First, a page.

The technology-enabled expert sessions are a great tool for creating momentum on a theme, and exposing students to real-life scenarios, however the failure of technology on the spot, or the sudden unavailability of the expert will have a serious  impact on the overall outcome of the course and will impact negatively motivation levels, and therefore it needs to be factored in.

Similarly – and this is something the chapter considers – the importance of design in the group activity and the pitfalls of failing to keep students engaged during the group sessions should not be overlooked.

What makes this chapter a great and commendable reading is indeed its openness. Openness to challenge, to change, to reconsider. The key message Barbora conveys throughout this chapter is straightforward: the ever-changing needs of our students drive teaching and learning innovation, and with the right amount of commitment and determination, each new provocation will make for a great opportunity to move things forward.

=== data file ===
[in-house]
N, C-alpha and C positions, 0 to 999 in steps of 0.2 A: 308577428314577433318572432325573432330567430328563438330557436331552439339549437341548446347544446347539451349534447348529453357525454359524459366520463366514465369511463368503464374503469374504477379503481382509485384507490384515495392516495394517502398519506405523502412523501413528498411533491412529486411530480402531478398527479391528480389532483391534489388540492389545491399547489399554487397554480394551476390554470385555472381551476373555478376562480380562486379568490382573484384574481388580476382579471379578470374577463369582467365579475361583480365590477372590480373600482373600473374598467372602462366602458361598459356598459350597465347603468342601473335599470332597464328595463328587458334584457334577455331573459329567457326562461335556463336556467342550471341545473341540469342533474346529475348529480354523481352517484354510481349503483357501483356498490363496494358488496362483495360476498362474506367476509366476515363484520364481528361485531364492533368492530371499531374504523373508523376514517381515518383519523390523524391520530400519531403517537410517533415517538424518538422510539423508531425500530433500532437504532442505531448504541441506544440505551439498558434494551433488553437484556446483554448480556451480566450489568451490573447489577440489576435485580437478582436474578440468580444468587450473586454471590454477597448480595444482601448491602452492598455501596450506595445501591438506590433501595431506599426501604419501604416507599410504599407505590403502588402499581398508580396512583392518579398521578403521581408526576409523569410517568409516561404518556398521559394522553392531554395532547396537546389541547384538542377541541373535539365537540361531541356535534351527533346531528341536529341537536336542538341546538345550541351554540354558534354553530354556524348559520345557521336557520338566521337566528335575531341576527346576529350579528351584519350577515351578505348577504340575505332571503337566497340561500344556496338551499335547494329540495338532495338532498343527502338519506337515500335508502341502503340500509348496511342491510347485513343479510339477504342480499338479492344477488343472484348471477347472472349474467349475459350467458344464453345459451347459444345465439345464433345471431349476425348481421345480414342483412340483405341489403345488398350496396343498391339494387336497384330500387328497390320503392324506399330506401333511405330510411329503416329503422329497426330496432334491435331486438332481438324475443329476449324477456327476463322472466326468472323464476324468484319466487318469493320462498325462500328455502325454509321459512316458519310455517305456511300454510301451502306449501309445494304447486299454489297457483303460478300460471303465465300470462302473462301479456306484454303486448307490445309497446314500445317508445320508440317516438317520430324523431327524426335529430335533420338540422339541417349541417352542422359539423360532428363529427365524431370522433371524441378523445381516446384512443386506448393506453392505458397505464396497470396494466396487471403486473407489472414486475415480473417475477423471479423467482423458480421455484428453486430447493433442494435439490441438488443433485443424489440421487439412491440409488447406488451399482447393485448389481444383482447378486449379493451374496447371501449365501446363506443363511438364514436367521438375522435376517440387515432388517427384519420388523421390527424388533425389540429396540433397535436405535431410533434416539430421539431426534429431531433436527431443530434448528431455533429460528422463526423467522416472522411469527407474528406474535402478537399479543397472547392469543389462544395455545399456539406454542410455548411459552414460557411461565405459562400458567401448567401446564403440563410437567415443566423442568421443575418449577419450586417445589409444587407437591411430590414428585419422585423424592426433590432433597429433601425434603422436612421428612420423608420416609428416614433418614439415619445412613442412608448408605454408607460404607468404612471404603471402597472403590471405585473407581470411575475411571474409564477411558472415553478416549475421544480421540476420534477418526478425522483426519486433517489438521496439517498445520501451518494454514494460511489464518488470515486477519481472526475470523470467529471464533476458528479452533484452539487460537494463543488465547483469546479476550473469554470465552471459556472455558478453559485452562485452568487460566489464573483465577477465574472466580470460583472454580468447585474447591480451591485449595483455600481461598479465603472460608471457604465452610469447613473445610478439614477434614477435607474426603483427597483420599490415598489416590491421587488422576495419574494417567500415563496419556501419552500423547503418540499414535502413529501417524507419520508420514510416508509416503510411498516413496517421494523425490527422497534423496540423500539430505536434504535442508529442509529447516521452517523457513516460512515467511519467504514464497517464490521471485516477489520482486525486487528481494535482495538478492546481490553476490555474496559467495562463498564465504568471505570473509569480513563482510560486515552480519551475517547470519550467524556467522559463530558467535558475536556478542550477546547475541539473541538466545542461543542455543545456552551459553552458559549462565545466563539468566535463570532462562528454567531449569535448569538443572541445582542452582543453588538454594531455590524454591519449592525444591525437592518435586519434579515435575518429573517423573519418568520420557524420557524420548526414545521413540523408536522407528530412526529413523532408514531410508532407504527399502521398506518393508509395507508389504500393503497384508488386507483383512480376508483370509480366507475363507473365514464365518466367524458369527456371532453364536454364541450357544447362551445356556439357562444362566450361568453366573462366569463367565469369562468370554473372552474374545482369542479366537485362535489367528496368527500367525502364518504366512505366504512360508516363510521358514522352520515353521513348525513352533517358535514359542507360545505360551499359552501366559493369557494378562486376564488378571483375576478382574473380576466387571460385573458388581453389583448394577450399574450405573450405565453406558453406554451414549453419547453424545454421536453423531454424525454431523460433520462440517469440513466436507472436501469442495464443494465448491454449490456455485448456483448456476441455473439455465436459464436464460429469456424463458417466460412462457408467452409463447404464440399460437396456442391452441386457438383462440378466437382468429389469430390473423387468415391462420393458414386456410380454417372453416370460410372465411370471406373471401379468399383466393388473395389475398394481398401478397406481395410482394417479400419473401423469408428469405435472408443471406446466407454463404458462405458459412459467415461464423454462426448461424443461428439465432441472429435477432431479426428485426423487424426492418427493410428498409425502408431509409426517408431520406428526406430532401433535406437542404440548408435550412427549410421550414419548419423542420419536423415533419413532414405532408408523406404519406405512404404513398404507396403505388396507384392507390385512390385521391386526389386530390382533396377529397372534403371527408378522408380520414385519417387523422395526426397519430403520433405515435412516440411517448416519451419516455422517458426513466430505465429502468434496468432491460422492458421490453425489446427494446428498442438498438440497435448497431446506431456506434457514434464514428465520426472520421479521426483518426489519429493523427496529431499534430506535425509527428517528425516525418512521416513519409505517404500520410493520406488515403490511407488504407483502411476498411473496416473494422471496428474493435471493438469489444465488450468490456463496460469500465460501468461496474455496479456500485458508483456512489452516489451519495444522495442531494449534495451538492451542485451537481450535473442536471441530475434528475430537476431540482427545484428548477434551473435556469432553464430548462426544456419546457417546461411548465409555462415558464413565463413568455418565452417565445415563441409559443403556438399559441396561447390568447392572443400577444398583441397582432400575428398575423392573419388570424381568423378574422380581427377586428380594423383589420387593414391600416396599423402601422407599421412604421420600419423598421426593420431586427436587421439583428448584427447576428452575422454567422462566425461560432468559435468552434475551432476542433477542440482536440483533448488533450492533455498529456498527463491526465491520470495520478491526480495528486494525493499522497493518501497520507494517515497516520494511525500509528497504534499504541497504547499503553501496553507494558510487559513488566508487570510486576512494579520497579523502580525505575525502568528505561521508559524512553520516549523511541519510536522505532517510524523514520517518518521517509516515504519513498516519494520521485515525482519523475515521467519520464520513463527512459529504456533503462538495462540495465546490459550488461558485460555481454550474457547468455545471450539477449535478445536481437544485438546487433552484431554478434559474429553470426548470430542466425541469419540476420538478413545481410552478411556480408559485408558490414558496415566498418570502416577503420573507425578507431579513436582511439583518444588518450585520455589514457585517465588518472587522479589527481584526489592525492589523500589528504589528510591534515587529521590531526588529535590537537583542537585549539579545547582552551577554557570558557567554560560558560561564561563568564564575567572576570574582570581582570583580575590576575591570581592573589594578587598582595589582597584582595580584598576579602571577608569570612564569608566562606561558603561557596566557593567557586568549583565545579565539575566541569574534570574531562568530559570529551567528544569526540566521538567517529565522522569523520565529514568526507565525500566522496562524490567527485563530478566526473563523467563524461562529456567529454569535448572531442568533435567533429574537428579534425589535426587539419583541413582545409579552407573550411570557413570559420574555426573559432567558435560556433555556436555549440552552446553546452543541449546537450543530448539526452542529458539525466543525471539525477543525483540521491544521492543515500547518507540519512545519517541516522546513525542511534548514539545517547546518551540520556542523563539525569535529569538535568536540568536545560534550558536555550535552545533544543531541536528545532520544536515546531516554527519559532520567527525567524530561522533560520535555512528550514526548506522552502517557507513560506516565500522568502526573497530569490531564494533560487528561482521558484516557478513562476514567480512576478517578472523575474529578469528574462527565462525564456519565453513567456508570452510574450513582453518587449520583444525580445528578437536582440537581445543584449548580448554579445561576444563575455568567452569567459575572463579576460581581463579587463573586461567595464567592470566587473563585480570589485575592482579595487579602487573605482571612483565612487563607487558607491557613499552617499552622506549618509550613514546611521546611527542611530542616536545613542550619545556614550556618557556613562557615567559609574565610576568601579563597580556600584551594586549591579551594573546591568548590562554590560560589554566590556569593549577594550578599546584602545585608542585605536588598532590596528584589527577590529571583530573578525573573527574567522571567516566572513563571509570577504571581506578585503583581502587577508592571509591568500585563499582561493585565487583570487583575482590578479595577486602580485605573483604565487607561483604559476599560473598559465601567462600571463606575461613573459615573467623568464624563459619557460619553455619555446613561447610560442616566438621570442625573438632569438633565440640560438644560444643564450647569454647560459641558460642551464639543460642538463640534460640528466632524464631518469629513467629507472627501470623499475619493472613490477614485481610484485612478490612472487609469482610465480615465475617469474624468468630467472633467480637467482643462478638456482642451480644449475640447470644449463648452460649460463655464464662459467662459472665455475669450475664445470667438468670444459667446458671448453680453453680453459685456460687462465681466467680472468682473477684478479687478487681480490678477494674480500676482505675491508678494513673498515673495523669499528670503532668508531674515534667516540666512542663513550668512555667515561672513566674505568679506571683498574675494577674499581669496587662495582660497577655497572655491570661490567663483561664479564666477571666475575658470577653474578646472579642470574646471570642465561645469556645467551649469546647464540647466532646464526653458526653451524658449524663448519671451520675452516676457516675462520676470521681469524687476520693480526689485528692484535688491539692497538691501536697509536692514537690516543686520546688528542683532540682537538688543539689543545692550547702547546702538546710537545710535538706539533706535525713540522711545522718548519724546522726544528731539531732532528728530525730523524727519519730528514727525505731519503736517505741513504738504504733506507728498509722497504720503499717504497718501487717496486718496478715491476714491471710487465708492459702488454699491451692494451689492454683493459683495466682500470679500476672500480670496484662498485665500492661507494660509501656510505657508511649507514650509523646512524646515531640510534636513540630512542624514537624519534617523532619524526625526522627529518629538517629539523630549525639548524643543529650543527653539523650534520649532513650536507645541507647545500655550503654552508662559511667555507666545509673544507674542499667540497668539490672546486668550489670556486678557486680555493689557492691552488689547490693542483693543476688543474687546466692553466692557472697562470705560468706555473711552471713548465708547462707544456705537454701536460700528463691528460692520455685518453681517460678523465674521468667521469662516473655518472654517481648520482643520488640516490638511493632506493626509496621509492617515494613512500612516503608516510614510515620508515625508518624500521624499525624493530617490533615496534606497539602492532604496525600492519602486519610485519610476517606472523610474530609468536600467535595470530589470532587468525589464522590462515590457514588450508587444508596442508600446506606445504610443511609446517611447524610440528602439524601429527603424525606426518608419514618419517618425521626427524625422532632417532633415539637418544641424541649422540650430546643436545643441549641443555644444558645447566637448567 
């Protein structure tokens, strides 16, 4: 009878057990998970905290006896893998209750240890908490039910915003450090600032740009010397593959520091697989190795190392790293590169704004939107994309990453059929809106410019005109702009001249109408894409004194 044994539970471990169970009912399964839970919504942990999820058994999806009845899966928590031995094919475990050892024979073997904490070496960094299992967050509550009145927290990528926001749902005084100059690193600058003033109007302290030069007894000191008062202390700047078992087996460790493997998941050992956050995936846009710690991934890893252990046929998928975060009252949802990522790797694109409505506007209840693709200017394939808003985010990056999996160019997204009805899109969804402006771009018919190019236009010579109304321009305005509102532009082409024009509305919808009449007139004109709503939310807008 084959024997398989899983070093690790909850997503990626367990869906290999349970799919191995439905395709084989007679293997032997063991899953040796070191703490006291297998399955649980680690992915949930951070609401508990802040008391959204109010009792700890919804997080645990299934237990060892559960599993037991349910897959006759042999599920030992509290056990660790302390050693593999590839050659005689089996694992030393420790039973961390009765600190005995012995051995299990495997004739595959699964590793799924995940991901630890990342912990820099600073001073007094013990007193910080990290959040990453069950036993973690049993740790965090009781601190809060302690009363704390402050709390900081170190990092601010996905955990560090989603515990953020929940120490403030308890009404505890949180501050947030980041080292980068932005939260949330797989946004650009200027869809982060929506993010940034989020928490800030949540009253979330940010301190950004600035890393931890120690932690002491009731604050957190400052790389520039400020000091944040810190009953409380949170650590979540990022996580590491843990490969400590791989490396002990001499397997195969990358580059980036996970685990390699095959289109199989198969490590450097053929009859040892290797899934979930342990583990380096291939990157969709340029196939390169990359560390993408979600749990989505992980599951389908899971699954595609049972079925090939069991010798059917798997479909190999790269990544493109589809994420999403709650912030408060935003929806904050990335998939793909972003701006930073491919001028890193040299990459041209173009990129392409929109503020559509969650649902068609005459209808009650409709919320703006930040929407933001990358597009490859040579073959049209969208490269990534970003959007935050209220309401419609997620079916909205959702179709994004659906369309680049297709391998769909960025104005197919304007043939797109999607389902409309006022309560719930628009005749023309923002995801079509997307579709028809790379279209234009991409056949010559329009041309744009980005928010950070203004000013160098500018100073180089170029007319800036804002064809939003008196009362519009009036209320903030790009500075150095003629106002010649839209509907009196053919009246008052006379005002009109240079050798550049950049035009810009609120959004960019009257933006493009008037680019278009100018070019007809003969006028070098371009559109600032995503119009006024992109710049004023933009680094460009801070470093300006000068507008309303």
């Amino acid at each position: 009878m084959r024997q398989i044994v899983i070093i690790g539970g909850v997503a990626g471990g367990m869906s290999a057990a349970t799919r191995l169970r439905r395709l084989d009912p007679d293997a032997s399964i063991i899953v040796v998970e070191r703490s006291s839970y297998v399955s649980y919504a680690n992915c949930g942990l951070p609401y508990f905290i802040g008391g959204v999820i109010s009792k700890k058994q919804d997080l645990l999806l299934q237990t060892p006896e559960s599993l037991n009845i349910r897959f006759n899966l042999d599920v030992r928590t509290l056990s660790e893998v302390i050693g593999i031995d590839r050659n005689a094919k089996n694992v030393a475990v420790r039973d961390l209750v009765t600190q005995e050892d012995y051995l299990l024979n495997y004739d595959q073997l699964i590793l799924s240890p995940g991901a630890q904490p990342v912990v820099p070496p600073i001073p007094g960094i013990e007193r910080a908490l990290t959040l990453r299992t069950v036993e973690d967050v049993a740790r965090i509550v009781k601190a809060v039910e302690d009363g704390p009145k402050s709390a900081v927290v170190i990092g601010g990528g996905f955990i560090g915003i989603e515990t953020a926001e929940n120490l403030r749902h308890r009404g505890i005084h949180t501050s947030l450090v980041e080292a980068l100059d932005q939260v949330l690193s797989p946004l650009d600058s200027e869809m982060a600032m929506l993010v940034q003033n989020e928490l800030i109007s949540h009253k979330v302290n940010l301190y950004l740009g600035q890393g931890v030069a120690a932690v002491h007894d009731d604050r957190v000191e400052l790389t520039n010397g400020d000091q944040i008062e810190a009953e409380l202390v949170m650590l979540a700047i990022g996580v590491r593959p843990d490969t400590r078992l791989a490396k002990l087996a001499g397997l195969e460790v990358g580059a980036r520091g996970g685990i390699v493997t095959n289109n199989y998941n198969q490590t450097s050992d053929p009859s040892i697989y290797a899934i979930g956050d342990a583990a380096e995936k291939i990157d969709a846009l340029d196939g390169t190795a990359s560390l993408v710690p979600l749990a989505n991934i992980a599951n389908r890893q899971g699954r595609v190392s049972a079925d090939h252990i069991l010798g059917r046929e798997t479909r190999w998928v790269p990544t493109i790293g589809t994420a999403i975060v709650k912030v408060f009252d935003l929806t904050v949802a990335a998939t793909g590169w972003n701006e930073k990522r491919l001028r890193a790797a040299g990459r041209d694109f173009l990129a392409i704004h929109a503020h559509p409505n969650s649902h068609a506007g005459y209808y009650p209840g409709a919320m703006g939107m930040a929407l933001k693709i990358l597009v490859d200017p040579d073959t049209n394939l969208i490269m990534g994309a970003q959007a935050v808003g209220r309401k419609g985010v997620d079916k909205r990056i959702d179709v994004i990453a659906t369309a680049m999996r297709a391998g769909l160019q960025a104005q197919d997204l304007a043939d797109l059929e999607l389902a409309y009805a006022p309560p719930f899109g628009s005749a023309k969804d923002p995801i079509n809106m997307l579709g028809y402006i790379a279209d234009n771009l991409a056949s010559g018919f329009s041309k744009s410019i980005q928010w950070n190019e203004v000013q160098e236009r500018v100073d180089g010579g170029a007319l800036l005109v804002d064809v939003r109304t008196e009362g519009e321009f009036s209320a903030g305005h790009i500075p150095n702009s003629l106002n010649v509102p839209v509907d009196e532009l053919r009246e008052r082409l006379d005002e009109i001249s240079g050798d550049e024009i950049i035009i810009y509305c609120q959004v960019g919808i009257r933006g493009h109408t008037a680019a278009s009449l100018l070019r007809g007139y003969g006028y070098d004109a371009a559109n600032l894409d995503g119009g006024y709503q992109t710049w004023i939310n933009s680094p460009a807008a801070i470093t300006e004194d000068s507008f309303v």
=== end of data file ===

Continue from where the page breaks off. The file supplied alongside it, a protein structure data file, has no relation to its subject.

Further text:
Advice to my younger self

I’ve finally to attending a networking event for Early Career Researchers at the conference I’m at, having decided that I’m far enough down the line to have something useful to say.

(Why yes, I have recently had a birthday. Why do you ask?)

The idea is a pretty standard one: speed-dating round the room to make some contacts and share some ideas. It’s a really good format for semi-structured getting-to-know-yous.

Of course, me being me, I’ve spent a couple of days talking through ideas with my partner, who’s also an academic: what is the most useful advice you could give someone if you only had a couple of minutes?

Since I don’t see why I should limit my unburdening to the ECRs at the conference, here’s my shot.

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What makes good teaching?

But… but… he’s… he’s teaching himself. That’s not even on the NSS